Exile in Silence

Black and White Photography by Eddie O'Bryan

The room felt stiff and forbidding. It denied me the luxury of distance and I was glad to have been left alone, if only for a few minutes. I searched for something to distract me and my gaze inadvertently fell upon his coat. It lay on the edge of the sofa, an abandoned shell with a fallen arm extended as if in supplication towards the ground. Lonesome and drab without its owner wrapped in its folds. He wore his clothes like his moods, with deceptive carelessness. 

The edge of a book inched out of the depths of the coat pocket. So this must be his escape. Stooping over aged pages, oblivious to the rest of the world, he would detach himself from all concerns and flee to another world. One of his own choosing. I tried to guess whether it would be a biography or a work of history. Perhaps a novel, although knowing him, that seemed unlikely. Before I had the chance to satisfy my curiosity, I heard the door open behind me. He was back.

I had grown accustomed to his silence over the past few months. At first I found it unsettling. I tried to reach out, make him speak. It mattered little what he would say. No accusation, no reproach could equal this continued absence of sound. I was reduced to searching for pathetic substitutions for our former tête-à-têtes. The  only times I heard his voice these days was when I tiptoed to the door of his office to eavesdrop on his conversation with others. 

He was punishing me. I knew that he would never make me leave, but he did his best to make it difficult not to. At first I stayed because I hoped he would relent, certain that he couldn’t go on ignoring me indefinitely. I was wrong. He had made an art of it and I was nearing the breaking point.

On reentering the room he had settled into the armchair by the window, his body turned away from me so that I could see very little of his profile. Light sifted through the blinds in jagged lines: the portrait of a shadow-striped reader.

“What is it that you are reading?” I asked, cutting through the silence.

He looked up, his expression… he had the look of a dreamer that had been suddenly awakened from their sleep, but upon whom reality had not quite settled. He paused. He blinked. A hand moved towards his hair and ruffled it slightly as if enquiring, attempting to guess what the question had been. I moved towards the sofa and extracted the book from the pocket of the coat.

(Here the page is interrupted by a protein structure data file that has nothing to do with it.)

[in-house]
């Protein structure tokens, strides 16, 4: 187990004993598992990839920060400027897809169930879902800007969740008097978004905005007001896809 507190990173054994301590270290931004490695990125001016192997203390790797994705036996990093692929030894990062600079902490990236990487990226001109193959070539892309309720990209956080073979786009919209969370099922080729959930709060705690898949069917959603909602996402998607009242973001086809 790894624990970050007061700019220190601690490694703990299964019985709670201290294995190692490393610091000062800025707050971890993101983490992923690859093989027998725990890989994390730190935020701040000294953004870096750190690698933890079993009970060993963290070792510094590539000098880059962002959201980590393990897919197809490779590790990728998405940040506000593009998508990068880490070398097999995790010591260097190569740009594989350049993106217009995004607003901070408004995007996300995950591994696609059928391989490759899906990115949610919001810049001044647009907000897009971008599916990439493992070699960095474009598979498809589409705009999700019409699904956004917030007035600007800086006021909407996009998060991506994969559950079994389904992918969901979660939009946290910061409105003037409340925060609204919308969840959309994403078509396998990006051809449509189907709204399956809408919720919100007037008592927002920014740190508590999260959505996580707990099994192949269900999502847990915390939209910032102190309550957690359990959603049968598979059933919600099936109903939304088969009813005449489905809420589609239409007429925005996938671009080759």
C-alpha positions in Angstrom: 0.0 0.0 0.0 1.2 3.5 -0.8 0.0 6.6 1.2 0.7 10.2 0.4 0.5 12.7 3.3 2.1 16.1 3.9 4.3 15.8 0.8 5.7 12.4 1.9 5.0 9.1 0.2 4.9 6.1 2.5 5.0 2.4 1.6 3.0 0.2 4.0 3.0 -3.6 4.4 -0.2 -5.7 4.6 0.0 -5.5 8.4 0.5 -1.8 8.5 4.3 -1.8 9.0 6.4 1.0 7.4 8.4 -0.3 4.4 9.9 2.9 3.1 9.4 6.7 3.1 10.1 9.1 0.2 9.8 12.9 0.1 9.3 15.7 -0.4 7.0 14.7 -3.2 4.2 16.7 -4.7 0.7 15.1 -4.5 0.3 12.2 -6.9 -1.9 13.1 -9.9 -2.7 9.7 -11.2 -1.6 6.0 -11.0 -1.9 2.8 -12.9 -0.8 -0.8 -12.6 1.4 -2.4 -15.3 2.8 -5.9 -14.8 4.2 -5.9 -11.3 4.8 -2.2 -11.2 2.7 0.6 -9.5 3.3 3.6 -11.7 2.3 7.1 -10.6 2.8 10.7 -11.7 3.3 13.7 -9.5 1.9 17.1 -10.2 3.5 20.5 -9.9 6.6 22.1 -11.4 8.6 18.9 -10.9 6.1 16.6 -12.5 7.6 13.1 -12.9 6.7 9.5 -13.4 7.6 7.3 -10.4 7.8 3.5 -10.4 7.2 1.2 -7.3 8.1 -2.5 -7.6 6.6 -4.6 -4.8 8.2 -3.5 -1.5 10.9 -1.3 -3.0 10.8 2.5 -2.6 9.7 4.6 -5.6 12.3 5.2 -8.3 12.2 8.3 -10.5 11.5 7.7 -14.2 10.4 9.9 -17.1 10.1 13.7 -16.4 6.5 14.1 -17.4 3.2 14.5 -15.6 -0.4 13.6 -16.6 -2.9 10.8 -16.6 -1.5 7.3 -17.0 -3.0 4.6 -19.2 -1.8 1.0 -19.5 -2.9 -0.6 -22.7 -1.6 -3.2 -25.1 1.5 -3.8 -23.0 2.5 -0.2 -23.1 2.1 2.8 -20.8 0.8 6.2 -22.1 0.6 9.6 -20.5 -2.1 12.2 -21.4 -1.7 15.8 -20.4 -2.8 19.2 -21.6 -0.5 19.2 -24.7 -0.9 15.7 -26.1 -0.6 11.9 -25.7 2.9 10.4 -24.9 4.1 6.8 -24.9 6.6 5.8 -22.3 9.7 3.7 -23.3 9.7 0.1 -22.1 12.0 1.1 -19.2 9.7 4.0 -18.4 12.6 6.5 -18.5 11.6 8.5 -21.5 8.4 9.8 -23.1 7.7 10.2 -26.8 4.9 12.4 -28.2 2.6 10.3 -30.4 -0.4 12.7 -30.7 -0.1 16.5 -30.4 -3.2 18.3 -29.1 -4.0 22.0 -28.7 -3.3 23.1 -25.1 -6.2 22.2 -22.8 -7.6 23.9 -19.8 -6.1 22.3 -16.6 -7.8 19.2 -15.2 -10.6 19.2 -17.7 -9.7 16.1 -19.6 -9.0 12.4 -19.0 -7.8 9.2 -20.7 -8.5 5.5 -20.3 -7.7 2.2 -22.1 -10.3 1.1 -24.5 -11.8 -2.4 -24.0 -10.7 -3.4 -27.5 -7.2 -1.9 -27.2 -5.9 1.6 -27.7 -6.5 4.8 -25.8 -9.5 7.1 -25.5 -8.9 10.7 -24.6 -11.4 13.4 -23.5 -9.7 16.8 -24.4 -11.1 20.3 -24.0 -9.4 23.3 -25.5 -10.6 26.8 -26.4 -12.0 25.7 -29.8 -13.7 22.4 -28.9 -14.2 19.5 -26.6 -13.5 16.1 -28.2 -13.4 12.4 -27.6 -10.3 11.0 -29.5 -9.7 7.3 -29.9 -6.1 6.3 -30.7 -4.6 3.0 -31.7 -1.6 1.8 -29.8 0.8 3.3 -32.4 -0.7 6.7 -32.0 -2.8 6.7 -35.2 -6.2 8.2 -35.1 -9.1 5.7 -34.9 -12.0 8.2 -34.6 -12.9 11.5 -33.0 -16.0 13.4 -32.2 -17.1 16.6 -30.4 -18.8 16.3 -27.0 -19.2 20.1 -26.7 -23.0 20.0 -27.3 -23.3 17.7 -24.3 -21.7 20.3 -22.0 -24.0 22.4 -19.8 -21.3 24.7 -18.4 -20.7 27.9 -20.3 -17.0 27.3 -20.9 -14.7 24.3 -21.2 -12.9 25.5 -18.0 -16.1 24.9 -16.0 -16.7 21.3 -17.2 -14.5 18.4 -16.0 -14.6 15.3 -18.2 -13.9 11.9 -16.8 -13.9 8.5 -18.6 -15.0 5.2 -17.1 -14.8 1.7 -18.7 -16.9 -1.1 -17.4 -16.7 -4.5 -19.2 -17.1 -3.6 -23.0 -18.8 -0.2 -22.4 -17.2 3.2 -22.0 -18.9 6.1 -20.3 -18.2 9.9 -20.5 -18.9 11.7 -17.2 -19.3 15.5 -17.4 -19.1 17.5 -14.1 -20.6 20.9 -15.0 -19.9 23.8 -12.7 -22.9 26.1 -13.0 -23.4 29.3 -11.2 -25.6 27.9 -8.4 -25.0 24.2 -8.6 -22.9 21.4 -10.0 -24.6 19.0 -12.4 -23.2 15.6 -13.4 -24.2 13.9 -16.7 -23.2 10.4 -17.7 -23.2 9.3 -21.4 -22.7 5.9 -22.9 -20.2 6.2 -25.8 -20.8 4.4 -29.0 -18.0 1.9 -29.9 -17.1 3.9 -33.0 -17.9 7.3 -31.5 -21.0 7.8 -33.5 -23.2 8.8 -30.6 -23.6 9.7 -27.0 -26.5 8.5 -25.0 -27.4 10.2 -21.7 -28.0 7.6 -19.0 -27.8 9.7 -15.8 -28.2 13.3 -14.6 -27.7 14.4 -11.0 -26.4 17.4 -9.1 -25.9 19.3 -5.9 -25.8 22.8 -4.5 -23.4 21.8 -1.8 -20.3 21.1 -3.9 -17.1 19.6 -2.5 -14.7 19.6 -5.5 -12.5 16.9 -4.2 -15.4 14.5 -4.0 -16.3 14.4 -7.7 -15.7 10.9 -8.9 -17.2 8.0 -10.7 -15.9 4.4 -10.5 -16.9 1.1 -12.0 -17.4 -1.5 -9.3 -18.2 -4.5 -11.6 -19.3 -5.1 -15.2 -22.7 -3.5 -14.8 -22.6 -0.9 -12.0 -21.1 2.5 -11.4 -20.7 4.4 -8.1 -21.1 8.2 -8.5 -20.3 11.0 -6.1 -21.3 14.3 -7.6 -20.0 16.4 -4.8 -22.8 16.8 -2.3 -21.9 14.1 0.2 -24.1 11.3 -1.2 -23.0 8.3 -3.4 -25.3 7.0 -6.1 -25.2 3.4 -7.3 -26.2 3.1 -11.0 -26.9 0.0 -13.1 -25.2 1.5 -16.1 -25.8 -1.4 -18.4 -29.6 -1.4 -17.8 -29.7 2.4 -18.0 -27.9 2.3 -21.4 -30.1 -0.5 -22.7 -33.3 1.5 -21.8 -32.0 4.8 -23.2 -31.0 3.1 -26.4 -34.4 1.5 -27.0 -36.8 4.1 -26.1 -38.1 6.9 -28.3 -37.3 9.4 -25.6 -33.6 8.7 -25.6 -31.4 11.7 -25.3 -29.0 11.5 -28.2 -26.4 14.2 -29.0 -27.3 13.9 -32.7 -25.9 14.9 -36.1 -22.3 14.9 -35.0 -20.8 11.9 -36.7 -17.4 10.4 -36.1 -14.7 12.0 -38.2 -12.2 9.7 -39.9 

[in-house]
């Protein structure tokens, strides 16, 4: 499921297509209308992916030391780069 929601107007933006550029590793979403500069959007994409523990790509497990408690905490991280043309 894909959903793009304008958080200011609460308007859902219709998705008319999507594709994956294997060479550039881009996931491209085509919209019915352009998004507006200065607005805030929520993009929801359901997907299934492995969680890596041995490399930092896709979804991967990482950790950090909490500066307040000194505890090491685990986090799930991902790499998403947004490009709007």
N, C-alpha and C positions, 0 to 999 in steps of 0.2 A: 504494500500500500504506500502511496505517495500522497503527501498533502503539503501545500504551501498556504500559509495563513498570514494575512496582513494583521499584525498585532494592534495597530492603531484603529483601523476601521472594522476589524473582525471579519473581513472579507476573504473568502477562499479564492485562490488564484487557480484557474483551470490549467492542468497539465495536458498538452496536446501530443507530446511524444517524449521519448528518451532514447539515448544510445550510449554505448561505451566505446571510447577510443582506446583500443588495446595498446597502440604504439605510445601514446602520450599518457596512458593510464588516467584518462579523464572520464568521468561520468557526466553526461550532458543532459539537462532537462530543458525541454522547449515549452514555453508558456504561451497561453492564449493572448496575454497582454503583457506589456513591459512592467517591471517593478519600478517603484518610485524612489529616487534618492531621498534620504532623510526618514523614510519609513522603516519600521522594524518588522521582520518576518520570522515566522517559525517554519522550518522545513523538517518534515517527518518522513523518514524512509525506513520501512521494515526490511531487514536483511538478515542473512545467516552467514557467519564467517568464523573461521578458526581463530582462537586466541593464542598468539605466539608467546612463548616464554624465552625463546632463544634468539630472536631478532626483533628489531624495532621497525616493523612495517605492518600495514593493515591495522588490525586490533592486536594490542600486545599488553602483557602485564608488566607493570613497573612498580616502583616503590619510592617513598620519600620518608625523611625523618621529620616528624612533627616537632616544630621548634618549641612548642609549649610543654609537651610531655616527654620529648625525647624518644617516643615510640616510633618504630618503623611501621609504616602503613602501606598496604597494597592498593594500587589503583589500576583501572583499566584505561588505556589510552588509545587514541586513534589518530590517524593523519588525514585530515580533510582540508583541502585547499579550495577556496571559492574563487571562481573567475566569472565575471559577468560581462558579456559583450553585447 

“Ah. It is Huxley,” I answered for him.

A novel after all. Aldous Huxley. It was a good name. One could not help but be persuaded by whatever an Aldous might tell them. I turned the book in my hands. It was an old edition and looked as if it had been read many a time. The pages had acquired a rusty hue and the spine was not altogether firm. It had a mild scent of tobacco.  

“A favourite of yours?” I asked, turning one page and then another, aware that I was being observed as I did so.

He shrugged noncommittally.

Words swam soundlessly between us. He would not speak. Brave New World. I knew of it, but had never taken the trouble to read it. I wished I had. In my desperate attempt to cross over the chasm, this may have been a bridge. I believed that familiarity with something he cared about would have anchored me back into his life. Just like me… to depend on something so useless and fail even at that.

“What is it about?” I persisted, my eyes fixed on the page before me without being able to take in its contents.

“Inadequacy.”

His answer startled me. Its existence as much as its content. I expected to see a challenge in his eyes when I finally dared look at him, but I could not read his expression. I knew what he would read in mine: defeat.

For an instant only a compact formed between us around that one word. It hurt to hear it. It summed up my present state of existence. Somehow, it encompassed all that I had felt, been, for the past few months. He had made me feel that way without even trying. Did he know it? I looked away.